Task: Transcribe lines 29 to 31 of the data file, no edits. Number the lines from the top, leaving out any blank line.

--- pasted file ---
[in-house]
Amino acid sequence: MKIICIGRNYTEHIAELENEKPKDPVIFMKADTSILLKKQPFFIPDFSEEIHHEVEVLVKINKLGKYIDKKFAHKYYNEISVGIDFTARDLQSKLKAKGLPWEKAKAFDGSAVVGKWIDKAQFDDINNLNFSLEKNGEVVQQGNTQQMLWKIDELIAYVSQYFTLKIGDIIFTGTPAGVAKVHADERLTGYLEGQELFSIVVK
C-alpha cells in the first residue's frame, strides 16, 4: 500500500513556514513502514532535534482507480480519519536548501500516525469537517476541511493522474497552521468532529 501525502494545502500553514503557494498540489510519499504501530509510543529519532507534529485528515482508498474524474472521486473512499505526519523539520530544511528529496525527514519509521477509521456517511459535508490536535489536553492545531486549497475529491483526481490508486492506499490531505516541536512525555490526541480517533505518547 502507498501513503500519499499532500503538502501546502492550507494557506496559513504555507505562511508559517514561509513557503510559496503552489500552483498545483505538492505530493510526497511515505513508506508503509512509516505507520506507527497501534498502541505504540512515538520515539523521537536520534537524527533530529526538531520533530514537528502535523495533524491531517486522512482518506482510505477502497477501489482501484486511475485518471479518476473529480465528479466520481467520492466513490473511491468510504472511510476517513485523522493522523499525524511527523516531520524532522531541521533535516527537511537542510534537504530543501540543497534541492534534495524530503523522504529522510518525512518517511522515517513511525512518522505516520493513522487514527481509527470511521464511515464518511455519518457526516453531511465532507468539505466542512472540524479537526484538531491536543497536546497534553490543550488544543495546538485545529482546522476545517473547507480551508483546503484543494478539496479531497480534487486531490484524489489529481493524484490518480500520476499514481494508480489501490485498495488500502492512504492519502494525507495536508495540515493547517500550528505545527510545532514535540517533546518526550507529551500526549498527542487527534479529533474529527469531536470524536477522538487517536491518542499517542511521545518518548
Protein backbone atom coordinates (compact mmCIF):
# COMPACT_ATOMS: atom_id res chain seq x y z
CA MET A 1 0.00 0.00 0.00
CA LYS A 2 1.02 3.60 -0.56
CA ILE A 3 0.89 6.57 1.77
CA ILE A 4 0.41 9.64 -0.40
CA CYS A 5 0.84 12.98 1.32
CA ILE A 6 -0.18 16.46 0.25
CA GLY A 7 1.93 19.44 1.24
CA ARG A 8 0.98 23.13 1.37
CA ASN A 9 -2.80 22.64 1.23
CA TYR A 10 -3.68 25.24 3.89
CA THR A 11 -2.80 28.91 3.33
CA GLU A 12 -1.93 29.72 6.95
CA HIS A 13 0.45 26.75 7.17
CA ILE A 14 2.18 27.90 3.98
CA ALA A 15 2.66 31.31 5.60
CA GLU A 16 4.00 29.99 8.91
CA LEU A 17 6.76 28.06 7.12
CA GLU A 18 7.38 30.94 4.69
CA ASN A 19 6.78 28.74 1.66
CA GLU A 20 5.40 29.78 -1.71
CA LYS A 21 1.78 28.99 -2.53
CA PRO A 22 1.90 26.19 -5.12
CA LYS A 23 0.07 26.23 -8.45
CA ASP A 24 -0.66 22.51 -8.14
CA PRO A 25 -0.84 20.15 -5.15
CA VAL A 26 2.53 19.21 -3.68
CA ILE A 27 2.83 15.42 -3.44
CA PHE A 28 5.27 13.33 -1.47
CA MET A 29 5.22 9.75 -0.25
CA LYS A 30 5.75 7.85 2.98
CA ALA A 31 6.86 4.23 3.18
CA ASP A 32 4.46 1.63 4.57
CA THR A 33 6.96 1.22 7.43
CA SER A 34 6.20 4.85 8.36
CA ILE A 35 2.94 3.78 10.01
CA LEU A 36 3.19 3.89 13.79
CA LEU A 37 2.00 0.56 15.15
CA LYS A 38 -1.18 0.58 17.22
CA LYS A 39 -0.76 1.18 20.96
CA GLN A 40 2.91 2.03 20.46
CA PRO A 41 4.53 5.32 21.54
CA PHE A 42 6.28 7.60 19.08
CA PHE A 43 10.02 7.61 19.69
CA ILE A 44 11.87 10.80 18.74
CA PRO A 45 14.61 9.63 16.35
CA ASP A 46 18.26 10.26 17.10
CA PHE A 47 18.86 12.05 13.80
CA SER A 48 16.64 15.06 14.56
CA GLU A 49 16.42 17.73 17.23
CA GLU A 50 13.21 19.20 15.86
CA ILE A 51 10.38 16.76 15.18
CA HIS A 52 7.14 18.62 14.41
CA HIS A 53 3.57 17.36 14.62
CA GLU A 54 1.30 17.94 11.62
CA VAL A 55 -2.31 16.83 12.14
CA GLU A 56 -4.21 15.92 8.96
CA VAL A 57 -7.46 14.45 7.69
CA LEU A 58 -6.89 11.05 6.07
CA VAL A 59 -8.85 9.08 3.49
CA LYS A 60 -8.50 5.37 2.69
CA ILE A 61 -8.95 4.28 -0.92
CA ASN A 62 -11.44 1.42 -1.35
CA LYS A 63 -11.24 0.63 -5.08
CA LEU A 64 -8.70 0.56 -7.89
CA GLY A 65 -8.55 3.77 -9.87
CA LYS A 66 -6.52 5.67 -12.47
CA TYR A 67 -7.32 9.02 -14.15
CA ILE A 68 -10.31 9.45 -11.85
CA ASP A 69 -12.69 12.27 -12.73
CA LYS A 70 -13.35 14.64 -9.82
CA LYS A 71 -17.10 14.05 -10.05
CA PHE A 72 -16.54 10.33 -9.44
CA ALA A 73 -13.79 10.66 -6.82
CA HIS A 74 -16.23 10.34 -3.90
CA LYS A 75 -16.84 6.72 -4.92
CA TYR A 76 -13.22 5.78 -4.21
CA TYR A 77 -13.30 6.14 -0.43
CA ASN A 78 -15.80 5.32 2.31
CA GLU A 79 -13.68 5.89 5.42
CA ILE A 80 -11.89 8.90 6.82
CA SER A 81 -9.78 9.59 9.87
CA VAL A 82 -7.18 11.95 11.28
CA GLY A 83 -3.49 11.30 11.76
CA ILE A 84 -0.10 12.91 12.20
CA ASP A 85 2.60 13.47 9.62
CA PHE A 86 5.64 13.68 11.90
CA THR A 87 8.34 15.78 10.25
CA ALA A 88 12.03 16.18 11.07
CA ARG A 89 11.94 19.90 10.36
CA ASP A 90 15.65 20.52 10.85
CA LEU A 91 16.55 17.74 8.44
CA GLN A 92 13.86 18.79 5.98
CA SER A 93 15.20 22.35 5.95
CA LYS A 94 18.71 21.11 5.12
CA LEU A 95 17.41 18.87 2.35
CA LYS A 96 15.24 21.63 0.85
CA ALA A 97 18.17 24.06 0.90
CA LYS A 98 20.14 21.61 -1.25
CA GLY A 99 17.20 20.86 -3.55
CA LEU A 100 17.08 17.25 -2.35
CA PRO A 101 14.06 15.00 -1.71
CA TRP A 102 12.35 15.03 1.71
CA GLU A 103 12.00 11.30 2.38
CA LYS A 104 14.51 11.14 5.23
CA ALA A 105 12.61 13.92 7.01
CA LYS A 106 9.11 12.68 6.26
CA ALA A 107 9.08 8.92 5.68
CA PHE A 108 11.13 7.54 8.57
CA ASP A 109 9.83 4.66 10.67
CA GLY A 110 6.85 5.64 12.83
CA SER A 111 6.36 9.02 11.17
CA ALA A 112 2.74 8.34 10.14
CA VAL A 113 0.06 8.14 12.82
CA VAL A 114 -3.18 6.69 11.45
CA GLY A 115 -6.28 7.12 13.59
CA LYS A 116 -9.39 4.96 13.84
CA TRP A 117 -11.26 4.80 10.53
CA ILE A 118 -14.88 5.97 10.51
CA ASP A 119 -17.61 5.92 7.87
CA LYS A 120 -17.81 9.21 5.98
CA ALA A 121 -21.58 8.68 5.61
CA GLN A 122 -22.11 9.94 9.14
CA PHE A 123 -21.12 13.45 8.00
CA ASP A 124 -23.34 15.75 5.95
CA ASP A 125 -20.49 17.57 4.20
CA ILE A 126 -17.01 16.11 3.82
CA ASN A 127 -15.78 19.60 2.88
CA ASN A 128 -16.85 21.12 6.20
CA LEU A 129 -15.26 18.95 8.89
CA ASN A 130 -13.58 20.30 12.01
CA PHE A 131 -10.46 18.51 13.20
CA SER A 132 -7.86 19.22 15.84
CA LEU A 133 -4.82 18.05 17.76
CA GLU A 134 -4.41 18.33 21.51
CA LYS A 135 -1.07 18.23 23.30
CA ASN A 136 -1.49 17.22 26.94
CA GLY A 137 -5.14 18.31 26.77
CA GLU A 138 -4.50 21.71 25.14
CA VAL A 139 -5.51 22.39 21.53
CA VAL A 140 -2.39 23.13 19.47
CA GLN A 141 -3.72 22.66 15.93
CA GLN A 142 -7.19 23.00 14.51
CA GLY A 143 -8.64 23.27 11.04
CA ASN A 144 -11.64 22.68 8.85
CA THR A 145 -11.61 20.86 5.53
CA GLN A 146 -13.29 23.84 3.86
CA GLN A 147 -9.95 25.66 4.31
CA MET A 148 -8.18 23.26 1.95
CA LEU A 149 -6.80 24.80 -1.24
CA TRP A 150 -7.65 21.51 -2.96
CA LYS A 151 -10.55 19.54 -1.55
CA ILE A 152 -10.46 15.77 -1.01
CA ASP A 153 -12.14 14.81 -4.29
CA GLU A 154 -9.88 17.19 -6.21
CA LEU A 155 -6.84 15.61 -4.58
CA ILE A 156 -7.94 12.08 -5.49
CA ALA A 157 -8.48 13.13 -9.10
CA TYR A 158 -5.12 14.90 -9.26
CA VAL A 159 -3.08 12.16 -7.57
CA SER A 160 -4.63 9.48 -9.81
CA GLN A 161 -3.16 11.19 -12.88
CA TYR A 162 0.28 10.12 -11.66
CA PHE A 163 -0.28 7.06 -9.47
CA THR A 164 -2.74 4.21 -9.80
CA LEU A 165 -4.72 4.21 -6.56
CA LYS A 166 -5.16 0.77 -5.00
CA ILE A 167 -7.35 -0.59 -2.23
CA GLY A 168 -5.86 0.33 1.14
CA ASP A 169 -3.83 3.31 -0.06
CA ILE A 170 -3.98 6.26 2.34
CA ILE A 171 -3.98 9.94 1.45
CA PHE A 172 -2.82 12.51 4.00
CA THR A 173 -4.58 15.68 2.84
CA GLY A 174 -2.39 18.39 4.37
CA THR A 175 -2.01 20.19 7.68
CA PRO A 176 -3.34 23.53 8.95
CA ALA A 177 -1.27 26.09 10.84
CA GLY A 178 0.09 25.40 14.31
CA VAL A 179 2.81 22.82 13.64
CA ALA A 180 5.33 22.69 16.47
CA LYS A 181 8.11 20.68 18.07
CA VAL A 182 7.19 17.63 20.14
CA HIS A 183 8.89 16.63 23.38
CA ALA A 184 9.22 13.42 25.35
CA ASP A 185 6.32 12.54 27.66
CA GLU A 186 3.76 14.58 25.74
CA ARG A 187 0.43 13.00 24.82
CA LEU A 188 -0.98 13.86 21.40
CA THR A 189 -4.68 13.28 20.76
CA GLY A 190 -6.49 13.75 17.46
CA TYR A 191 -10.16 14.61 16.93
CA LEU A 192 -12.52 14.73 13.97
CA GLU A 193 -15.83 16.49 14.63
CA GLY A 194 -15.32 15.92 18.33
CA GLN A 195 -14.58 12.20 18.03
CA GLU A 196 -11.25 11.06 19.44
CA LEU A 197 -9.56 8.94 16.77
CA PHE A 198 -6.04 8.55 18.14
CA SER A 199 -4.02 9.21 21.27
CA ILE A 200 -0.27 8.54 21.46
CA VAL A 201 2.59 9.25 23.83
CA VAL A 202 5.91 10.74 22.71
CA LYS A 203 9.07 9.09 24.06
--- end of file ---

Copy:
CA ASP A 24 -0.66 22.51 -8.14
CA PRO A 25 -0.84 20.15 -5.15
CA VAL A 26 2.53 19.21 -3.68